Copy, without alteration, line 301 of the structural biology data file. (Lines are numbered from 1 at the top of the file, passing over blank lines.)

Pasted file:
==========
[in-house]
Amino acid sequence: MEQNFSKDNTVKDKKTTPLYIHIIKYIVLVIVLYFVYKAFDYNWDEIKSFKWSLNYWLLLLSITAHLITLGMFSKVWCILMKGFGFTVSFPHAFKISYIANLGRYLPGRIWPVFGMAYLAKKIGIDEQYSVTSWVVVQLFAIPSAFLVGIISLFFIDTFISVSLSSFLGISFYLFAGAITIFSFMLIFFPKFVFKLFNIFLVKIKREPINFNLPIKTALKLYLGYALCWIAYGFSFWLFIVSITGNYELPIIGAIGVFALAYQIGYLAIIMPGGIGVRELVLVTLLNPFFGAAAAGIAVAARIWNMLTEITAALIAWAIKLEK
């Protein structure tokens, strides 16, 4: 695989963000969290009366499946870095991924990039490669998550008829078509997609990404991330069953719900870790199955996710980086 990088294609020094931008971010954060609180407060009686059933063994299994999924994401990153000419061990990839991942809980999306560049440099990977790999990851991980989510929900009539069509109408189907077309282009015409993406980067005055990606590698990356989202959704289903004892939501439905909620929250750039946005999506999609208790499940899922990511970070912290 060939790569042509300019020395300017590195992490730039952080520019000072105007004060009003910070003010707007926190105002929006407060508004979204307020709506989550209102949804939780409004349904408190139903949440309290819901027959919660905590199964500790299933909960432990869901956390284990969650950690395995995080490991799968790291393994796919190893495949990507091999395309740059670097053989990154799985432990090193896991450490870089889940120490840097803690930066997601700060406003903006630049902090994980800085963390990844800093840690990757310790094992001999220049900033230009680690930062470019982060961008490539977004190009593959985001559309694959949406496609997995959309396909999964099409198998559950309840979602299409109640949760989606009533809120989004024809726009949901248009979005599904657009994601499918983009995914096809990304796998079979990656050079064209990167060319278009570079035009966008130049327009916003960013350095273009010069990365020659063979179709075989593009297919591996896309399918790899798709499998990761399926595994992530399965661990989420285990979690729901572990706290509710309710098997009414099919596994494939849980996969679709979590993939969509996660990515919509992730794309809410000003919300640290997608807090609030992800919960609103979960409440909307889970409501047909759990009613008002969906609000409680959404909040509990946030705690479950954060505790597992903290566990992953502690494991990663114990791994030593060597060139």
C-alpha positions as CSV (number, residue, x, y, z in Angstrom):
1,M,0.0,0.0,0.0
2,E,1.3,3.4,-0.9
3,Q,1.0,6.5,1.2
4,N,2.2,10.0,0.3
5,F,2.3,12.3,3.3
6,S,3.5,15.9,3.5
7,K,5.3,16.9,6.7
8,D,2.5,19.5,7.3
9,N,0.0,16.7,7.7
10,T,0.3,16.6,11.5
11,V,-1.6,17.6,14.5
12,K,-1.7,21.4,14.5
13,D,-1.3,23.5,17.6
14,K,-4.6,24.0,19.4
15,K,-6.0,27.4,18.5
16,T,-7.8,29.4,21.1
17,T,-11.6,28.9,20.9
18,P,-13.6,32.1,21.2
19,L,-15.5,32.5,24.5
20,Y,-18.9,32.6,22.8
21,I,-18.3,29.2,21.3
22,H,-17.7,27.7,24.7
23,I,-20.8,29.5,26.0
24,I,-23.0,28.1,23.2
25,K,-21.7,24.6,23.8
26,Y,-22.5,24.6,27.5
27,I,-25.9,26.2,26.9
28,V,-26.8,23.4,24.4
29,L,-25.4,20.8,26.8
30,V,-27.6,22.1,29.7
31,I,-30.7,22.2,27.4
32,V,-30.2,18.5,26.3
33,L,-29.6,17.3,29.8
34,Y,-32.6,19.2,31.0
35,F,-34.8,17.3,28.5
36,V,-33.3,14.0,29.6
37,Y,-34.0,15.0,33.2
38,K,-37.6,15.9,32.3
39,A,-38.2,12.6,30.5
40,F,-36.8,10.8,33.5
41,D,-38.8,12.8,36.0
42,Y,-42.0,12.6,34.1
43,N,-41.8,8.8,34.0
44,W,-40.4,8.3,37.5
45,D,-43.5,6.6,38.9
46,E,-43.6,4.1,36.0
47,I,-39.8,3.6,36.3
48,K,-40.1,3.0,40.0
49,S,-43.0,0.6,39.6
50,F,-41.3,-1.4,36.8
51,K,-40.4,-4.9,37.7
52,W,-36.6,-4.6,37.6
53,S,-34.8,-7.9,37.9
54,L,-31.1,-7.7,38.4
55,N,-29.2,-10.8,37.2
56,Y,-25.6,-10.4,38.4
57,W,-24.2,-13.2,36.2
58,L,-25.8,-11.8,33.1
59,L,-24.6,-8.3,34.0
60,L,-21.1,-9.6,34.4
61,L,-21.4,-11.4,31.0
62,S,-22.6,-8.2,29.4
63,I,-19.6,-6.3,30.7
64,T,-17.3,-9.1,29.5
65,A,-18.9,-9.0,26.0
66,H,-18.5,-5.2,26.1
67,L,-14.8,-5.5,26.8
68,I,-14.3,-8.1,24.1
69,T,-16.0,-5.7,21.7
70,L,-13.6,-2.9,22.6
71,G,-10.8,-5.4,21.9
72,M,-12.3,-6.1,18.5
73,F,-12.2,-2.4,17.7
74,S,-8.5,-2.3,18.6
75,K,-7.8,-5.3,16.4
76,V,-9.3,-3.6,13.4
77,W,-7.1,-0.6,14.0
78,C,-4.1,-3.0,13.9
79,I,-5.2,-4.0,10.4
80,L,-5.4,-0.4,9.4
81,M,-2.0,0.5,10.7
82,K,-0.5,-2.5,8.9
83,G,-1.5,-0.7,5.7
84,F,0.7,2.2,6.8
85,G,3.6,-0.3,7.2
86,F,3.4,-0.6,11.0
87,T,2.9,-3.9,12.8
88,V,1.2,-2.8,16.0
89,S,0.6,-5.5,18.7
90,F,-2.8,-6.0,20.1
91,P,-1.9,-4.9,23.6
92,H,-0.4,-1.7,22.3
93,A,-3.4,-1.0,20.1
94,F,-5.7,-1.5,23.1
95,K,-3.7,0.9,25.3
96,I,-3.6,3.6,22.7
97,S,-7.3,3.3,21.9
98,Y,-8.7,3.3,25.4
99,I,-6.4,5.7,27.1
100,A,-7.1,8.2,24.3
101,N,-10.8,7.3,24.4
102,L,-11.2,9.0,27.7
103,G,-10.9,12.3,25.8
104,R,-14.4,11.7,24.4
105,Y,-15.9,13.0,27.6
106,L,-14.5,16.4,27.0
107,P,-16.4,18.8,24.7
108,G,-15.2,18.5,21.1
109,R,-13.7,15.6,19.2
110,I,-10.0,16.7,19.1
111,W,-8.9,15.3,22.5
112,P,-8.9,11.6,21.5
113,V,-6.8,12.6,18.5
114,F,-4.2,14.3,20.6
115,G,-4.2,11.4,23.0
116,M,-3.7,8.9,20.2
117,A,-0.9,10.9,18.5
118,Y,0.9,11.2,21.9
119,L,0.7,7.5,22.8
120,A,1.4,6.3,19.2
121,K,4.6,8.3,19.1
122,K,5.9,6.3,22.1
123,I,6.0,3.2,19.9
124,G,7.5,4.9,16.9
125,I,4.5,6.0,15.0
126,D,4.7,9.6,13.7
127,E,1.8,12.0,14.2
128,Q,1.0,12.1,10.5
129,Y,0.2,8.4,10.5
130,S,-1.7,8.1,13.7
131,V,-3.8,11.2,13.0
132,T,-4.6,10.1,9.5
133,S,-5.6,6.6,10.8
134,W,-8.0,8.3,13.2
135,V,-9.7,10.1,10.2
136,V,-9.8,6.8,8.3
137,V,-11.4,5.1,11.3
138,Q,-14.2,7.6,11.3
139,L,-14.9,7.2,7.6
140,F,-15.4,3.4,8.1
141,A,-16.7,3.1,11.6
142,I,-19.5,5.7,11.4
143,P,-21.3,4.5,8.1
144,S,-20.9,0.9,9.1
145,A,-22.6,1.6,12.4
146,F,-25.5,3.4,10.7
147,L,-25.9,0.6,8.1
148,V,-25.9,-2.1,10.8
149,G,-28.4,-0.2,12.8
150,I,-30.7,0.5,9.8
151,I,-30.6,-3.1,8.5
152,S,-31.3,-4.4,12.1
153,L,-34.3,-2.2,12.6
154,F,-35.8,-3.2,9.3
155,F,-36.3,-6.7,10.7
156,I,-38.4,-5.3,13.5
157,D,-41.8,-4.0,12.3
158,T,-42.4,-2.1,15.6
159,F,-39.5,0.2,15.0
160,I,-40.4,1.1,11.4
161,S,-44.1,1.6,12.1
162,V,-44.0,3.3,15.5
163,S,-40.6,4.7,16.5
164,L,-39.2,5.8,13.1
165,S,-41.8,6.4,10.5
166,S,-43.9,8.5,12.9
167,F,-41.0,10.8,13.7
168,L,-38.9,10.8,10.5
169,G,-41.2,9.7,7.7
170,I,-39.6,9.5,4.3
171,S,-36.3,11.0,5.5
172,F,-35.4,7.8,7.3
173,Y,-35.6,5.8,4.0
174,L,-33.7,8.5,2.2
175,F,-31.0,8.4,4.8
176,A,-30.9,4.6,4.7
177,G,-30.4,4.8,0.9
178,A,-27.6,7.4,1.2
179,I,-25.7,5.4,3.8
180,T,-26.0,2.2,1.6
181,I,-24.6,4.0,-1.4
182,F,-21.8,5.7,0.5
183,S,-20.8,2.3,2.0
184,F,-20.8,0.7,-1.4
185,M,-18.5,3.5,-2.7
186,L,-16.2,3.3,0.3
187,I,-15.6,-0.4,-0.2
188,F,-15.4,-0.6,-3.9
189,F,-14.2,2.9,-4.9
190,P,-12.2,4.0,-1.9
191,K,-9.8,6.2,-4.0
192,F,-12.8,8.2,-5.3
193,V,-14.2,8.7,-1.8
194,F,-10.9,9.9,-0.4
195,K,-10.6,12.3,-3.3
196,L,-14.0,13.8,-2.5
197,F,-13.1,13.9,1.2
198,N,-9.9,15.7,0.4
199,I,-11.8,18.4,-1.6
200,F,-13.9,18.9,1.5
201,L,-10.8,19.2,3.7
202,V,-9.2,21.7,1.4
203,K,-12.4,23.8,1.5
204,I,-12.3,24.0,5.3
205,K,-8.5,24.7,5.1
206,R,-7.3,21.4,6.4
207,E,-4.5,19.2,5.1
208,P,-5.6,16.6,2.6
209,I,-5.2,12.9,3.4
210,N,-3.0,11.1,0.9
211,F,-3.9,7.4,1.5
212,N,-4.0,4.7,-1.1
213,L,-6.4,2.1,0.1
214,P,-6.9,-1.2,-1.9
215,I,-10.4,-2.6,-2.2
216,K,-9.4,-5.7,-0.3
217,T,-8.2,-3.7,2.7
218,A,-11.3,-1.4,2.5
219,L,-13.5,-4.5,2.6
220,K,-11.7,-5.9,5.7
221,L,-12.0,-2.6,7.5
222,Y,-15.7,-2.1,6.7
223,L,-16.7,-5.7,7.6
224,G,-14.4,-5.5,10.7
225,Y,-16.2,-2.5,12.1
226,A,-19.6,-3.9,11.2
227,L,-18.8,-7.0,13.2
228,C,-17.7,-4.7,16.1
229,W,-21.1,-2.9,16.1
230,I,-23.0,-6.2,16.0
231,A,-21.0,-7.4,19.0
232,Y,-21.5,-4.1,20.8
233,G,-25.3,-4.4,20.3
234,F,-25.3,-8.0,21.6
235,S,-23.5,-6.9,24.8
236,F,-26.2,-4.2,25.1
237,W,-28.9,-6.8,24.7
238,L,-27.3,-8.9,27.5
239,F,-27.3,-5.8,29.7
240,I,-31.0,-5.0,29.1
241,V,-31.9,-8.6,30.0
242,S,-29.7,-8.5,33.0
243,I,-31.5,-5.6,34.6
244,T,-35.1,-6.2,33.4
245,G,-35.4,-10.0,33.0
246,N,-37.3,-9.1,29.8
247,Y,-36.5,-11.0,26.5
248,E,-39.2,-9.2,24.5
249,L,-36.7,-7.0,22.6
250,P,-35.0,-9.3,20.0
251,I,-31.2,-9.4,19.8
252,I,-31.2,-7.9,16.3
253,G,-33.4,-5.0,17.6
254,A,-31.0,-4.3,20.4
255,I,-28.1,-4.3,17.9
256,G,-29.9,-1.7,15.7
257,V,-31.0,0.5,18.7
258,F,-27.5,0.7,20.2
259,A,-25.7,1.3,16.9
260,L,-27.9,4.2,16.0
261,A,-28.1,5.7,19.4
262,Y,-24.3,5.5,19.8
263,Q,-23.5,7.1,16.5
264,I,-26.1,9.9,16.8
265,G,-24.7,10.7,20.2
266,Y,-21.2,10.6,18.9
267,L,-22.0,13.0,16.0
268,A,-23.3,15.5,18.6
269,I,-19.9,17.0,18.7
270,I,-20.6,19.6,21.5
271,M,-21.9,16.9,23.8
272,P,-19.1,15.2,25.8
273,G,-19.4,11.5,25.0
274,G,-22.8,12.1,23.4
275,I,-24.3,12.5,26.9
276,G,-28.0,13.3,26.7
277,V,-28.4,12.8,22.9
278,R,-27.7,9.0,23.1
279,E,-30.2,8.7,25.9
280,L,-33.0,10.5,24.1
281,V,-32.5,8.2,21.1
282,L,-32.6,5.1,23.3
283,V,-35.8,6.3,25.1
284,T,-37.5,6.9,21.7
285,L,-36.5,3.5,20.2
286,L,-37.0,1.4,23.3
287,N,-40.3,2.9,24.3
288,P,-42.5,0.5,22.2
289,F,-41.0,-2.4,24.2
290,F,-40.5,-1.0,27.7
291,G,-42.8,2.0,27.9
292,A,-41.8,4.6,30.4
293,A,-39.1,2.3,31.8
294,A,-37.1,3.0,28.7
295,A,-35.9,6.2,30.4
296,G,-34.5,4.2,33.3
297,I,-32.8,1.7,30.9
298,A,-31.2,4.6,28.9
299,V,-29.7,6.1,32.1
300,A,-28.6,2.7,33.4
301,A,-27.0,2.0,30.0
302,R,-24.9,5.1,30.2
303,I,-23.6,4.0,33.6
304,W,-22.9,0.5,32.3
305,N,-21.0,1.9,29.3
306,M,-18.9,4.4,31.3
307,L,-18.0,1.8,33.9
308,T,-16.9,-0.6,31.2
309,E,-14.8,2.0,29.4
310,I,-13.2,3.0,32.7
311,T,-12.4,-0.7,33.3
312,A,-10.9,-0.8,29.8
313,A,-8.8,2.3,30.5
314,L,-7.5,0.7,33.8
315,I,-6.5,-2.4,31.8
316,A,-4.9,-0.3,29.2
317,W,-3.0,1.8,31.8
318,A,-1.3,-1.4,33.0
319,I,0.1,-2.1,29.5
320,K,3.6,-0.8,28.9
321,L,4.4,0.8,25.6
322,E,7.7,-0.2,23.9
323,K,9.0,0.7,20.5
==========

297,I,-32.8,1.7,30.9